Updated to include the City’s legal expenses.
NORWALK, Conn. – A settlement has been agreed to in the lawsuit filed by Firetree LTD against the City of Norwalk.
The settlement “upholds the actions of City employees and ensures that a prison re-entry center can never be operated” at 17 Quintard Ave., a press release said. Firetree has accepted about $625,000, of which the City paid $275,000, “significantly less” than what would have been spent going to trial, it continues. The City’s insurance carrier, CIRMA, paid about $350,000.
“Judge Michael Shea approved the settlement at a hearing in Federal District Court on Monday,” the release said.
It appears that Firetree will be able to operate a sober house in the facility. The City’s legal expenses in the lawsuit were about $725,000, Norwalk Communications Manager Joshua Morgan said. CIRMA did not cover this because the insurance plan “provides that the City has a self-insured retention for the first $1 million for fees/costs associated with any legal action, including the cost of defense,” he explained. “The $1 million self-insured retention works as the City’s deductible for any claims.”
Firetree Ltd., a Pennsylvania nonprofit, in June 2015 obtained Zoning approval to renovate the former Pivot House, a faith-based and philanthropic drug and alcohol rehabilitation facility. The company was getting ready to open the renovated building in August 2016 but met fierce opposition from neighbors. Although building inspectors said the building was ready for occupancy, Firetree was denied a certificate of occupancy based on it being a change in use from the pre-existing nonconforming Pivot House. The Zoning Board of Appeals later denied an appeal filed by Firetree.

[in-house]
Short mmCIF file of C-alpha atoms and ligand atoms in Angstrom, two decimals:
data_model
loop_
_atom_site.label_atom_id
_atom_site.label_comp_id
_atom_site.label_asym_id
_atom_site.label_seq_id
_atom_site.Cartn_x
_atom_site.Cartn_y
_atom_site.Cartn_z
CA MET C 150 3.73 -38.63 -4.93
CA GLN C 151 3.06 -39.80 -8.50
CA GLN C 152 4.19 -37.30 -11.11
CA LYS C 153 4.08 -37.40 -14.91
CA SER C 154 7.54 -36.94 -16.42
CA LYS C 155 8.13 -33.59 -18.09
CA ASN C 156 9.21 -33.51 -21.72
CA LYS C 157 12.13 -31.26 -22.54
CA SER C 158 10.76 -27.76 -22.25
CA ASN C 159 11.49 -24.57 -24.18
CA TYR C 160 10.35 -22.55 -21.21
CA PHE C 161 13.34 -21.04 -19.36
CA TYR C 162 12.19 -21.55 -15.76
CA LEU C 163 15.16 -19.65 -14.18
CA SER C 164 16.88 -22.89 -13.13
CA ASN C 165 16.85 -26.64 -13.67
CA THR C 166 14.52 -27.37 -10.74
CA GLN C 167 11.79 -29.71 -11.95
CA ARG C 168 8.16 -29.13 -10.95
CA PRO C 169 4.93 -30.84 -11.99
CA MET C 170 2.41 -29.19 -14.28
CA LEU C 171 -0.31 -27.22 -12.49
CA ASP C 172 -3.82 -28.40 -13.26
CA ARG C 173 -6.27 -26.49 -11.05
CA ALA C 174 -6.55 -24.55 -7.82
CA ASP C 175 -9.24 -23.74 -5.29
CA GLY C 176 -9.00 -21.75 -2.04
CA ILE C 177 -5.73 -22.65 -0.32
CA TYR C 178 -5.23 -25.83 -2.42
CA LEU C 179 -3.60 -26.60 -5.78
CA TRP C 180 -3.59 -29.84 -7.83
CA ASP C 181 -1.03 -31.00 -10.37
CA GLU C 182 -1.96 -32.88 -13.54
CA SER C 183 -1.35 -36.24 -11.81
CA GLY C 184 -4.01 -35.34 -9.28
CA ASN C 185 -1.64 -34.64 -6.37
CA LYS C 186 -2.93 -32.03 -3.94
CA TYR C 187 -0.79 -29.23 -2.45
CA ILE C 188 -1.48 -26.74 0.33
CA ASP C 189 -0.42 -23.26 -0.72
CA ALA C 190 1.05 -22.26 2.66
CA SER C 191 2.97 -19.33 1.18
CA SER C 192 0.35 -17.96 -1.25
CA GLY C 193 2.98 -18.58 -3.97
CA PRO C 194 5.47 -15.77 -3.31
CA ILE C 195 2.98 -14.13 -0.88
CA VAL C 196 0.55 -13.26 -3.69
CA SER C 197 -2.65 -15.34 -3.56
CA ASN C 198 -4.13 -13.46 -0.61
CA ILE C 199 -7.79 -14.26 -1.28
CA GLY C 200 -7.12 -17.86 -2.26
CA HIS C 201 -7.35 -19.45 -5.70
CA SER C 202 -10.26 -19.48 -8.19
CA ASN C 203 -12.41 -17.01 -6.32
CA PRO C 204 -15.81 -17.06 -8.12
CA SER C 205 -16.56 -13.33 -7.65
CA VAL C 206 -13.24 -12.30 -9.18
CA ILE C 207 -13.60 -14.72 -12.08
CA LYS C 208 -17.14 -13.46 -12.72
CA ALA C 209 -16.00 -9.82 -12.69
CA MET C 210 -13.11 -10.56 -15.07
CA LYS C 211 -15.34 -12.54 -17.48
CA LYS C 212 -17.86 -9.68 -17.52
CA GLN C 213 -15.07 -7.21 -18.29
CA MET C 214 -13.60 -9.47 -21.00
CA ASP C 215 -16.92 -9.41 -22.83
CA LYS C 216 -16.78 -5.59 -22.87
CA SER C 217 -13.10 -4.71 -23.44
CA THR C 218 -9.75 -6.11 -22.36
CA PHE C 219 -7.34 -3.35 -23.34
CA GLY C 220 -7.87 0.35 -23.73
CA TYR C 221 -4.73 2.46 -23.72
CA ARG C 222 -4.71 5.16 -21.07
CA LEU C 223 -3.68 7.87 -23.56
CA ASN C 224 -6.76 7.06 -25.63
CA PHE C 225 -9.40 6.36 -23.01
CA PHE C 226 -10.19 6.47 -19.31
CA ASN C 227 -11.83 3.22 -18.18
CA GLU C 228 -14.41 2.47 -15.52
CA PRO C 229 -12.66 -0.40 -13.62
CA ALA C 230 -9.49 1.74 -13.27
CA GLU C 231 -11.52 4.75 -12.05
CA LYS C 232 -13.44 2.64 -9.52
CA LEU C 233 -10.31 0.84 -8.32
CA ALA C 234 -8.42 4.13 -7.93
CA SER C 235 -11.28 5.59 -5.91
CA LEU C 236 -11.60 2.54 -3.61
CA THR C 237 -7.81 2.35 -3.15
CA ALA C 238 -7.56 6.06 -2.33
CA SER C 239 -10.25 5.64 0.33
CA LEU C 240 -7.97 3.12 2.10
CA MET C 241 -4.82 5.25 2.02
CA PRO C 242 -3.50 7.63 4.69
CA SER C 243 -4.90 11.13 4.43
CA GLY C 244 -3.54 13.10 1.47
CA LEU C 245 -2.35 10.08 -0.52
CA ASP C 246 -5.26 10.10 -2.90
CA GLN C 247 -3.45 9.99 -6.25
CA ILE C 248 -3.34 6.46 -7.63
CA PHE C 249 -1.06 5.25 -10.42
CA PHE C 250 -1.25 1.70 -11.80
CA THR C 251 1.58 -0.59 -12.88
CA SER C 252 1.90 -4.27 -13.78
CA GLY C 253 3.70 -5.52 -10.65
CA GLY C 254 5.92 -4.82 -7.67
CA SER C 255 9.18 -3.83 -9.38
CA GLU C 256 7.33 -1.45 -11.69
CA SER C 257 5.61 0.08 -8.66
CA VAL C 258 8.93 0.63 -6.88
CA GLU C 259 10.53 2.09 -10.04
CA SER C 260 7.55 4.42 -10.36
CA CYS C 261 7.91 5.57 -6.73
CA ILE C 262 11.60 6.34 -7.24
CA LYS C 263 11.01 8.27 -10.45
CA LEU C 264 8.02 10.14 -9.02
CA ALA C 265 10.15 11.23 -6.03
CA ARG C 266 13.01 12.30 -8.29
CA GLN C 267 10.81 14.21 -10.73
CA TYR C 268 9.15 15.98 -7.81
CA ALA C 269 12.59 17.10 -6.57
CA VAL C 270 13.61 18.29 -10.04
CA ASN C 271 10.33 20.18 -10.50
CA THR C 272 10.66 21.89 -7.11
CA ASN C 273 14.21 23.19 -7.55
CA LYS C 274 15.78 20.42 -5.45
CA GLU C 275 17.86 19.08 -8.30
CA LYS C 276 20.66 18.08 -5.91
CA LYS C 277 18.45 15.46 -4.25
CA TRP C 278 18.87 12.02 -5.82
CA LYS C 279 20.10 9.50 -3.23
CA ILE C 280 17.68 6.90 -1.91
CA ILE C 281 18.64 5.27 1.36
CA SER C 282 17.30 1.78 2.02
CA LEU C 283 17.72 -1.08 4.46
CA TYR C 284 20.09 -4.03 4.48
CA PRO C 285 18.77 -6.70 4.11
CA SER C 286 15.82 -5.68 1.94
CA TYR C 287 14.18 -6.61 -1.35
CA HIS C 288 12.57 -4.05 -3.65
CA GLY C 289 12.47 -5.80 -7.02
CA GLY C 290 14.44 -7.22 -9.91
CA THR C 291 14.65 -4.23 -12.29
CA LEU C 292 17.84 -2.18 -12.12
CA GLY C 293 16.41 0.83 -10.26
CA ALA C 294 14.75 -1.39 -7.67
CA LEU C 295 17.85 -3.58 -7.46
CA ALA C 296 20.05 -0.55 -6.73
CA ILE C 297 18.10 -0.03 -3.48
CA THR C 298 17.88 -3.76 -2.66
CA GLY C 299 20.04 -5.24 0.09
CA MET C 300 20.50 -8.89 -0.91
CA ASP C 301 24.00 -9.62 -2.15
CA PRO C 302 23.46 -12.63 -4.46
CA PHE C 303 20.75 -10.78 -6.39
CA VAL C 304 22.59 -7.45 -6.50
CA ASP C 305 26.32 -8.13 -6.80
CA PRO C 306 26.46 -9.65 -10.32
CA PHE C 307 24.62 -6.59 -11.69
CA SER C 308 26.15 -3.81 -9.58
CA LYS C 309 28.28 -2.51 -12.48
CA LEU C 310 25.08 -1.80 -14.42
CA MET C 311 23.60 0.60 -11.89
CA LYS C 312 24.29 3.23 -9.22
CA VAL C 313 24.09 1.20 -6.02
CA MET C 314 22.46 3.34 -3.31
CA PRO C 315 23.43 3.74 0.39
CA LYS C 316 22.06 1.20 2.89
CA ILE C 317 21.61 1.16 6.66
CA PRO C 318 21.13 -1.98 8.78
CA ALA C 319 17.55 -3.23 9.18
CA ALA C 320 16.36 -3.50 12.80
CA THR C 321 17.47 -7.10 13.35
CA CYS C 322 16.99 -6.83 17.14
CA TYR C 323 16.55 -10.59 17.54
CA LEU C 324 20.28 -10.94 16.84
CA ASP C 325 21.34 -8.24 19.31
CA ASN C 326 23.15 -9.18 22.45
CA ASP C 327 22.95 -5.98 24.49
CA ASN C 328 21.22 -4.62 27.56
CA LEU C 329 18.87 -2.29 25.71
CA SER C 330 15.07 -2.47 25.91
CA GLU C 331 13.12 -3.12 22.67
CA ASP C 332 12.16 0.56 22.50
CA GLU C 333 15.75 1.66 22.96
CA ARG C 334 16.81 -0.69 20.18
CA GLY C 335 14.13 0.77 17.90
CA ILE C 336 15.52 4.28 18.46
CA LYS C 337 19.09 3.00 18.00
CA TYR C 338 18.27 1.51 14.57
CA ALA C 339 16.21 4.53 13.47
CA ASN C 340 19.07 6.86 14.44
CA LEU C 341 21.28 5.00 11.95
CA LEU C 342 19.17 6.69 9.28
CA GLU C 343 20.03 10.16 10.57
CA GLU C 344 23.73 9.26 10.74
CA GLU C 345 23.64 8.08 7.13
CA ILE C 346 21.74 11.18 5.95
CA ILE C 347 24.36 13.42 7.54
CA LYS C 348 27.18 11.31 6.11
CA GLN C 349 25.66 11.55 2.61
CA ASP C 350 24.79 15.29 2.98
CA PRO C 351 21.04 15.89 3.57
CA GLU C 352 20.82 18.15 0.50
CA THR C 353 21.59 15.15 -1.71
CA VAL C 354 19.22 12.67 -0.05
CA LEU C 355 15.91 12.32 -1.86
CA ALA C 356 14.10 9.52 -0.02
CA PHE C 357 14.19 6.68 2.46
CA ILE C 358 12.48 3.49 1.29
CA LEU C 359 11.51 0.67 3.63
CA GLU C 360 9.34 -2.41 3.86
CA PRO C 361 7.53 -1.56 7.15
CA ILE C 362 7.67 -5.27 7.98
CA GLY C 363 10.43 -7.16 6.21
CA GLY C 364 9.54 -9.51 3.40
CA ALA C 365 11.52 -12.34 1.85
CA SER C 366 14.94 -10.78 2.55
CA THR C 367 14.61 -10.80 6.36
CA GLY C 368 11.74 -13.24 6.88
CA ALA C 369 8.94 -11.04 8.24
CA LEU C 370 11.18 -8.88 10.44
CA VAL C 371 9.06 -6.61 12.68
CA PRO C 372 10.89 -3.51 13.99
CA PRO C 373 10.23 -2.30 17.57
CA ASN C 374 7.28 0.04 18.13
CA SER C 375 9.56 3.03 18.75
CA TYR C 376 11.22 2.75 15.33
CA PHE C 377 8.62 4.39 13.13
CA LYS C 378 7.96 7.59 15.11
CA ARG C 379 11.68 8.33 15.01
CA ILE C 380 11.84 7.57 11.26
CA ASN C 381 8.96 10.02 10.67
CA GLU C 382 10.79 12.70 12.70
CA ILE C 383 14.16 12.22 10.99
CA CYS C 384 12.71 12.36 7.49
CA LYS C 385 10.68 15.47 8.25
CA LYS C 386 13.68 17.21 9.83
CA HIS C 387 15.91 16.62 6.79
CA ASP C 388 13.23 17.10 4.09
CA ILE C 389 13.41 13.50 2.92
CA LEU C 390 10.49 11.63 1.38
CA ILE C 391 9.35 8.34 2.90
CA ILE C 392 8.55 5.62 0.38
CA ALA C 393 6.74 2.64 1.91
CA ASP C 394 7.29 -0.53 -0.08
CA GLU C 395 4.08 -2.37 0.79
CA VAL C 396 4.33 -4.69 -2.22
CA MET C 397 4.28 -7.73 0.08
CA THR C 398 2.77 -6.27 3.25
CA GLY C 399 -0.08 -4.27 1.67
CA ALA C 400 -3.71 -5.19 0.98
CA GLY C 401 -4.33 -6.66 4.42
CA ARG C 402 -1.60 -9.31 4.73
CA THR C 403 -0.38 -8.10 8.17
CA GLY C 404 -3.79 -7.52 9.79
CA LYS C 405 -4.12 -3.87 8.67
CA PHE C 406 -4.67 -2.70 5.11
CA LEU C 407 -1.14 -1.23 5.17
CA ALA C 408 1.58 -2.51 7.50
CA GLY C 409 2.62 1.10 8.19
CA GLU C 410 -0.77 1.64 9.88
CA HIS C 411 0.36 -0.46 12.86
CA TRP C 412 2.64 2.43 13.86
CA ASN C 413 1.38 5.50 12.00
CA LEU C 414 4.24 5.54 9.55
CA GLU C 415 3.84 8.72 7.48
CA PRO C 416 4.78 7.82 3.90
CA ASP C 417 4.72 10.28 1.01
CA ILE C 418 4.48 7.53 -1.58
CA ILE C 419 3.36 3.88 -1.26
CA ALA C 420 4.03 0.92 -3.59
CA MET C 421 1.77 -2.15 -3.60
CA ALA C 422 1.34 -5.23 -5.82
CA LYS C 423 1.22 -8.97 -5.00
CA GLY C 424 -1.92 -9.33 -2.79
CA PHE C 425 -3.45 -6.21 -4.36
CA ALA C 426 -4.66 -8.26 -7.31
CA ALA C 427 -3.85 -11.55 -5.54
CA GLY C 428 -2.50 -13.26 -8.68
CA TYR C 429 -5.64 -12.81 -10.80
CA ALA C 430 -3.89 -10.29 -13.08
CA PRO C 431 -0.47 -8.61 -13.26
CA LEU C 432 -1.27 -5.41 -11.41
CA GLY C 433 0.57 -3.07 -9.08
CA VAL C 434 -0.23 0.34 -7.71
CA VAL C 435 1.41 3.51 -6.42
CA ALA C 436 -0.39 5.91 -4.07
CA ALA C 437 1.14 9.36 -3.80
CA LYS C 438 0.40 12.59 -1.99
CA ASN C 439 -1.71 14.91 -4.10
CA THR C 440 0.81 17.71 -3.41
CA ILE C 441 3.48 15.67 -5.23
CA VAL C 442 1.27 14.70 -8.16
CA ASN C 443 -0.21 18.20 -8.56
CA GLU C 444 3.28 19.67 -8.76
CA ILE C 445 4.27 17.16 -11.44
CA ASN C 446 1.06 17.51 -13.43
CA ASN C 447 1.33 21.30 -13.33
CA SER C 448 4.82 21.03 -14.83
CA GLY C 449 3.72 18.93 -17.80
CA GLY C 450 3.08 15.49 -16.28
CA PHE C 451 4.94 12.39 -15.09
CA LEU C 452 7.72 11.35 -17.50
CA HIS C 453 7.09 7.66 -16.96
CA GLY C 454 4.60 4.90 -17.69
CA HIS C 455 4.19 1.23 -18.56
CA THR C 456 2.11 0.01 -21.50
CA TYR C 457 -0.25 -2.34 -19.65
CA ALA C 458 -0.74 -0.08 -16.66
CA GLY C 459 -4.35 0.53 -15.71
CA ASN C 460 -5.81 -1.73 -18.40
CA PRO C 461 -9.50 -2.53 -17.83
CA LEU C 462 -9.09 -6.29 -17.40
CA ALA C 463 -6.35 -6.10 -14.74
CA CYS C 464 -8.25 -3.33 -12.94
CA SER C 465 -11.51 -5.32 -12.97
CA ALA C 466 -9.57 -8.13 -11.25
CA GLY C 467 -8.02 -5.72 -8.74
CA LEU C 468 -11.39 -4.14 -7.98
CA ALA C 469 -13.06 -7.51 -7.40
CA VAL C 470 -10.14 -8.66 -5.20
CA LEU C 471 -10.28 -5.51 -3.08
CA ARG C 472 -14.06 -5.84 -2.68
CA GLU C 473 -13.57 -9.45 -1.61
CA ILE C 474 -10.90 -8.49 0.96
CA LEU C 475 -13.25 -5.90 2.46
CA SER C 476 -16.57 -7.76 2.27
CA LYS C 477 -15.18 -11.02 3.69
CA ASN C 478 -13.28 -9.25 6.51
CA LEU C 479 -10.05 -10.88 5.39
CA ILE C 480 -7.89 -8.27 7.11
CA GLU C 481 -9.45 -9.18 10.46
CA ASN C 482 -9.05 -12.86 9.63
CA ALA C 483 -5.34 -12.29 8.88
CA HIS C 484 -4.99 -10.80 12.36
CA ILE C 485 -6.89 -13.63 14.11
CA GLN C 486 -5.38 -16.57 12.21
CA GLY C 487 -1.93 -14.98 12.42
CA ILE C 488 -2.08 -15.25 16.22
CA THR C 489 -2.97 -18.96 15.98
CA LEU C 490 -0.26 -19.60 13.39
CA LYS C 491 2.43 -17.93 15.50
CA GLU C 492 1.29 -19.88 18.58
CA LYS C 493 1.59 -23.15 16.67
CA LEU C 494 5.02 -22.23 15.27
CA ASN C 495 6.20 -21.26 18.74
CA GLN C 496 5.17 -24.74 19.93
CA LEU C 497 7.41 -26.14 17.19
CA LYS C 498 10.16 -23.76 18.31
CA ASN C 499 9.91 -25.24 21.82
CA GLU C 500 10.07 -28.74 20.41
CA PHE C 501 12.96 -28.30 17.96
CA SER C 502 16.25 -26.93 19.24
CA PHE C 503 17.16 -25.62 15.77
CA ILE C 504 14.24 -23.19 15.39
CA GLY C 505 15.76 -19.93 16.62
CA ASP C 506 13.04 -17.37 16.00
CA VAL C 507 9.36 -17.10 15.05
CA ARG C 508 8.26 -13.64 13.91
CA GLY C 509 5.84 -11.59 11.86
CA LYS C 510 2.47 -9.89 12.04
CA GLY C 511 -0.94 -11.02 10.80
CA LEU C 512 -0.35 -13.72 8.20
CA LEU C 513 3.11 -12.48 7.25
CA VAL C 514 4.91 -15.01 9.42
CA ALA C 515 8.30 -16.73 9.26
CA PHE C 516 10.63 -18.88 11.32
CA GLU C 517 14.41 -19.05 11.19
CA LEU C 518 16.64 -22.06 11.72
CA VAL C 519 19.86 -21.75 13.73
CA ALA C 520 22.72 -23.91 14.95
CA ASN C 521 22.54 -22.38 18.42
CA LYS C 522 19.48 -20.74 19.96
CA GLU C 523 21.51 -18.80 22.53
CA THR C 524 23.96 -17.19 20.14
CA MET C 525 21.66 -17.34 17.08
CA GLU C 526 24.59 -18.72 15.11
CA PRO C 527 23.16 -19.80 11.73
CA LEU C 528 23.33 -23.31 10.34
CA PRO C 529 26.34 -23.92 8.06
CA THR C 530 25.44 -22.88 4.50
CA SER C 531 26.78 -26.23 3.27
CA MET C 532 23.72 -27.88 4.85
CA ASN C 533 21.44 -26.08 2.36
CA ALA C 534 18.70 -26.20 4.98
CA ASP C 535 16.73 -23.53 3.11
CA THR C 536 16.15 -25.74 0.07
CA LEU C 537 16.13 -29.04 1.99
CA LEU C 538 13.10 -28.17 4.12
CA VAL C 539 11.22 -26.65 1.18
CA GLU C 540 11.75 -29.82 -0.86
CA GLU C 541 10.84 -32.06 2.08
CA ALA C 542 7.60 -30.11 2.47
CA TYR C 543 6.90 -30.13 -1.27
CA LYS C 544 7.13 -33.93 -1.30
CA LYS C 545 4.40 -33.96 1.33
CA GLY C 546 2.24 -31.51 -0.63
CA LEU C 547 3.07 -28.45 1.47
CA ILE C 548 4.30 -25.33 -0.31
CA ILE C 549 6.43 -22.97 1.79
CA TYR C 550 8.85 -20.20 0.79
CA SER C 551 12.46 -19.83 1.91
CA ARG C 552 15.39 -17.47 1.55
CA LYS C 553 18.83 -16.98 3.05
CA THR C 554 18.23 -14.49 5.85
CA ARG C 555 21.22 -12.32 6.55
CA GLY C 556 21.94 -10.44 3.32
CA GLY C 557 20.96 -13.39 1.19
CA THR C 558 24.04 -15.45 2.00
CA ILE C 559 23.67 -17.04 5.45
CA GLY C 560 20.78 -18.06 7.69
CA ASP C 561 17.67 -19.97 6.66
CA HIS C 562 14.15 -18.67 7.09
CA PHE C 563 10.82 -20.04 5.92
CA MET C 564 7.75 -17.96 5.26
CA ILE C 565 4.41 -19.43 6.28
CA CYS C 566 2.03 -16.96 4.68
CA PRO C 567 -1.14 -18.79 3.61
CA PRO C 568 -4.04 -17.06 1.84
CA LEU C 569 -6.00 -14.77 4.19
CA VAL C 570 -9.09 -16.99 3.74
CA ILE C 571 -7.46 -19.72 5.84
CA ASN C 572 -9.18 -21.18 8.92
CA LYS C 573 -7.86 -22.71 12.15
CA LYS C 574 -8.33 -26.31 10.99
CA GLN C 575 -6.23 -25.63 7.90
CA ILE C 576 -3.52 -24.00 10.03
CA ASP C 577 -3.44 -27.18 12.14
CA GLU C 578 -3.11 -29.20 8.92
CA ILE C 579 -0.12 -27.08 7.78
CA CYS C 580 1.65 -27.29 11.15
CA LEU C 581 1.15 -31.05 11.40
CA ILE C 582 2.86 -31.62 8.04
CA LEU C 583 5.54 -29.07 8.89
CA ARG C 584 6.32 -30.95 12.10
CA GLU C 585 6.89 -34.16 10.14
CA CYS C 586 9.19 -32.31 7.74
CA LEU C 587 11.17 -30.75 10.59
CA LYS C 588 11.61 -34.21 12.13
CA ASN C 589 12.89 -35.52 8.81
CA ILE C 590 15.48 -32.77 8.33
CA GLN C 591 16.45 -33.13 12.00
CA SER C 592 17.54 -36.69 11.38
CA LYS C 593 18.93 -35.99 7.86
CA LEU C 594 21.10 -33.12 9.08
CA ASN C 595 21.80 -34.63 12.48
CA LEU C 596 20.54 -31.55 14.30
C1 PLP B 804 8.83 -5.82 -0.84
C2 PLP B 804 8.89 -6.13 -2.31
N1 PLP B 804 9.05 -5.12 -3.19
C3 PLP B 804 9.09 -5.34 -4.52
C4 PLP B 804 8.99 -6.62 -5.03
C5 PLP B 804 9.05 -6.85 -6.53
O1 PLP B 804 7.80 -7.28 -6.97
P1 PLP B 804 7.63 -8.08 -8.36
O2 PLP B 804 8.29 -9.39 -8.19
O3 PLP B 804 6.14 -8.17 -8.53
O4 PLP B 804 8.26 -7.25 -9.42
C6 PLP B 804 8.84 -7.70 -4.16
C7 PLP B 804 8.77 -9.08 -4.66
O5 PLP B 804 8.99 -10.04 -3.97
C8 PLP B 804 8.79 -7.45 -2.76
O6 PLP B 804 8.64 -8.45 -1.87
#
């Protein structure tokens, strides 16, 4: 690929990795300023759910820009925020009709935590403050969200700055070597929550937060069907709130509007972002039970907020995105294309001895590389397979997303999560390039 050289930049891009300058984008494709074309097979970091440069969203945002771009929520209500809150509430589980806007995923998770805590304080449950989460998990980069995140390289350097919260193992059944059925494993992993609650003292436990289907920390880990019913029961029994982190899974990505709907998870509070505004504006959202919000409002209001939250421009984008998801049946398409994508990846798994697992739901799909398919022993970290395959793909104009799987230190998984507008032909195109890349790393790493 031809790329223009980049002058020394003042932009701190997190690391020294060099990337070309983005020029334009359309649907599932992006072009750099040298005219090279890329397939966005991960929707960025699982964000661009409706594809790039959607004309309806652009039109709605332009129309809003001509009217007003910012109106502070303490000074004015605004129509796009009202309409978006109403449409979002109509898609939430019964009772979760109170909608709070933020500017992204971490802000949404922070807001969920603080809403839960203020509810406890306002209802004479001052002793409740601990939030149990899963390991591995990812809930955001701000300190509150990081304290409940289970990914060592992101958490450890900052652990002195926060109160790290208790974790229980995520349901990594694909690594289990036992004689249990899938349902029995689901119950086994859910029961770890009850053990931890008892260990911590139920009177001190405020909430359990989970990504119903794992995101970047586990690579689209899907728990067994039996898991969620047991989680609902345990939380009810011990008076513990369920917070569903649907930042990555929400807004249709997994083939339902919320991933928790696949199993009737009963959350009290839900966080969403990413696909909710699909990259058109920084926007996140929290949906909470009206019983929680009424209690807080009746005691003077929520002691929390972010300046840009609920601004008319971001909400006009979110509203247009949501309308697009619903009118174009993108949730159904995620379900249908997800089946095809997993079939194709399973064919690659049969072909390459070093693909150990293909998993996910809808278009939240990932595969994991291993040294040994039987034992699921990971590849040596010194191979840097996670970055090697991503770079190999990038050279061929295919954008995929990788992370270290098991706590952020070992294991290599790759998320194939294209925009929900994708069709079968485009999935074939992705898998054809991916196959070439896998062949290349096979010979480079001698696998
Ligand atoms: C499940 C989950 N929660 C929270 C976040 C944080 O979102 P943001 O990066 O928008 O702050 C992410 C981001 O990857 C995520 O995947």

Firetree paid $429,000 for the property because Norwalk indicated that it would get approval for a Zoning permit, attorneys wrote in the 2017 complaint. The company spent $630,000 to complete renovations. The company claimed in its complaint that it had been retaliated against for a prior lawsuit, that the City’s proceedings were tainted with bias and predetermination and that its First Amendment rights were violated.
Recent voluminous court documents include multiple depositions from City officials. It appears that Firetree was seeking a “smoking gun” for its case, for instance, querying Mayor Harry Rilling multiple times about the letter it sent in 2014 to him, Chief of Police Thomas Kulhawik and then-Council President Doug Hempstead announcing that it had submitted an offer to the Bureau of Prisons to provide a halfway house for federal offenders in the former Pivot House.
Rilling testified that when he got the letter, his reaction was that this is not the right way to file a Zoning application or a notice of one. He forwarded it to P&Z and Corporation Counsel. He had no opinion about the letter, he told Firetree counsel. He didn’t check on what was done. He passed it along and that was that.
They also asked if he’d gone to the Planning and Zoning office to tell the staff to deny the Firetree application. He said he hadn’t, and Zoning Inspector Aline Rochefort’s testimony did not offer evidence to the contrary.
Tuesday’s press release said, “The case was settled at a point where the parties had concluded pre-trial evidence hearings, but there was still a significant amount of time and money needed to proceed with the case in order to argue various pending motions and state law zoning appeals, as well as to prepare and conduct a jury trial.”
The release said:
“As a result of the settlement, the City has ensured that a prison re-entry center can never be operated at the subject property. In addition to upholding the City’s zoning decisions, Firetree also provided the City with a deed restriction which confirms that regardless of the City’s regulations, the title to the subject property shall be forever restricted from being ‘used as a correctional center, correctional facility, or for any other correctional purposes, whether operated by a state or federal department or agency, or by a third-party under a contract with a state or federal department or agency.’
“The deed restriction broadly defines ‘correctional center,’ ‘correctional facility’ or ‘correctional purposes’ to ‘mean any use which includes the housing, whether permanent or temporary, for incarcerated individuals under the control, oversight and/or jurisdiction of the state or federal government.’”
This story was corrected at 11:21 p.m. Wednesday to show that the facility is at 17 Quintard Ave.